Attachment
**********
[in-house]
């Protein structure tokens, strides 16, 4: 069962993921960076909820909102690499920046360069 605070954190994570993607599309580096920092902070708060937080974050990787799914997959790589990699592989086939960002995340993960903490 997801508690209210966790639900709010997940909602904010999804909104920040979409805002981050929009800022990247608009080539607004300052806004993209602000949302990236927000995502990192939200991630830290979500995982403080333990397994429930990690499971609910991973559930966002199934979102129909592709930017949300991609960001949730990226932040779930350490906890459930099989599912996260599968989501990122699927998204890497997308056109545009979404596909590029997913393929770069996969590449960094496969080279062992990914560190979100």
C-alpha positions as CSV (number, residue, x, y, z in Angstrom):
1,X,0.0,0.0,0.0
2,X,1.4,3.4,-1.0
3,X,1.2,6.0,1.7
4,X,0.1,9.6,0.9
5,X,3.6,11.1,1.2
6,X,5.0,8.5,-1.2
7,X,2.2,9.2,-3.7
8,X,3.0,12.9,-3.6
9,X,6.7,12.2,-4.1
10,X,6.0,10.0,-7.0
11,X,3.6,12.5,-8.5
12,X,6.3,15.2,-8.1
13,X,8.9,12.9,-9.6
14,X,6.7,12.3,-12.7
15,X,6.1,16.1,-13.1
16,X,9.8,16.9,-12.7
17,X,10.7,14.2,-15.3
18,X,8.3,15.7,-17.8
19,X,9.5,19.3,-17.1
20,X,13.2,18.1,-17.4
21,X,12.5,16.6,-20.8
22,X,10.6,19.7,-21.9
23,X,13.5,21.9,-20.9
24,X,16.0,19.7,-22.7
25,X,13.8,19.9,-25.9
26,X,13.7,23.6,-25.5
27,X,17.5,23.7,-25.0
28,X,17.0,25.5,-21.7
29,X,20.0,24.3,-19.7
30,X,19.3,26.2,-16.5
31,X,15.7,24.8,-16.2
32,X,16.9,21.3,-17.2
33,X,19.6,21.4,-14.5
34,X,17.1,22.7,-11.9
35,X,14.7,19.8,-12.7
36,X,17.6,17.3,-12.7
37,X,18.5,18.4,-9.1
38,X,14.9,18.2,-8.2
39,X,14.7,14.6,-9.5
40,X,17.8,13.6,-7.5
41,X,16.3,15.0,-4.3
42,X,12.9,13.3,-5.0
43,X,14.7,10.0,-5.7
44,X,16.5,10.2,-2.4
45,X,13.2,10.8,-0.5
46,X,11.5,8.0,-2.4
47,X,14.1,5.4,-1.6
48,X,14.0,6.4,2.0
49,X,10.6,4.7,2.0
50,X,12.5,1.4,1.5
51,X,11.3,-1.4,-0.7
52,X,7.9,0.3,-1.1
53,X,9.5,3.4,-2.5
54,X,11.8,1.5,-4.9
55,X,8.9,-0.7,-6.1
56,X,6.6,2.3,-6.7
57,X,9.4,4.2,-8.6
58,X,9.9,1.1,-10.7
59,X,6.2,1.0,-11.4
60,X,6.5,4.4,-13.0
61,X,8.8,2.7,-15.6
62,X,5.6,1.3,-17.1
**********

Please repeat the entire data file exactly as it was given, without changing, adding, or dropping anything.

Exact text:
[in-house]
């Protein structure tokens, strides 16, 4: 069962993921960076909820909102690499920046360069 605070954190994570993607599309580096920092902070708060937080974050990787799914997959790589990699592989086939960002995340993960903490 997801508690209210966790639900709010997940909602904010999804909104920040979409805002981050929009800022990247608009080539607004300052806004993209602000949302990236927000995502990192939200991630830290979500995982403080333990397994429930990690499971609910991973559930966002199934979102129909592709930017949300991609960001949730990226932040779930350490906890459930099989599912996260599968989501990122699927998204890497997308056109545009979404596909590029997913393929770069996969590449960094496969080279062992990914560190979100």
C-alpha positions as CSV (number, residue, x, y, z in Angstrom):
1,X,0.0,0.0,0.0
2,X,1.4,3.4,-1.0
3,X,1.2,6.0,1.7
4,X,0.1,9.6,0.9
5,X,3.6,11.1,1.2
6,X,5.0,8.5,-1.2
7,X,2.2,9.2,-3.7
8,X,3.0,12.9,-3.6
9,X,6.7,12.2,-4.1
10,X,6.0,10.0,-7.0
11,X,3.6,12.5,-8.5
12,X,6.3,15.2,-8.1
13,X,8.9,12.9,-9.6
14,X,6.7,12.3,-12.7
15,X,6.1,16.1,-13.1
16,X,9.8,16.9,-12.7
17,X,10.7,14.2,-15.3
18,X,8.3,15.7,-17.8
19,X,9.5,19.3,-17.1
20,X,13.2,18.1,-17.4
21,X,12.5,16.6,-20.8
22,X,10.6,19.7,-21.9
23,X,13.5,21.9,-20.9
24,X,16.0,19.7,-22.7
25,X,13.8,19.9,-25.9
26,X,13.7,23.6,-25.5
27,X,17.5,23.7,-25.0
28,X,17.0,25.5,-21.7
29,X,20.0,24.3,-19.7
30,X,19.3,26.2,-16.5
31,X,15.7,24.8,-16.2
32,X,16.9,21.3,-17.2
33,X,19.6,21.4,-14.5
34,X,17.1,22.7,-11.9
35,X,14.7,19.8,-12.7
36,X,17.6,17.3,-12.7
37,X,18.5,18.4,-9.1
38,X,14.9,18.2,-8.2
39,X,14.7,14.6,-9.5
40,X,17.8,13.6,-7.5
41,X,16.3,15.0,-4.3
42,X,12.9,13.3,-5.0
43,X,14.7,10.0,-5.7
44,X,16.5,10.2,-2.4
45,X,13.2,10.8,-0.5
46,X,11.5,8.0,-2.4
47,X,14.1,5.4,-1.6
48,X,14.0,6.4,2.0
49,X,10.6,4.7,2.0
50,X,12.5,1.4,1.5
51,X,11.3,-1.4,-0.7
52,X,7.9,0.3,-1.1
53,X,9.5,3.4,-2.5
54,X,11.8,1.5,-4.9
55,X,8.9,-0.7,-6.1
56,X,6.6,2.3,-6.7
57,X,9.4,4.2,-8.6
58,X,9.9,1.1,-10.7
59,X,6.2,1.0,-11.4
60,X,6.5,4.4,-13.0
61,X,8.8,2.7,-15.6
62,X,5.6,1.3,-17.1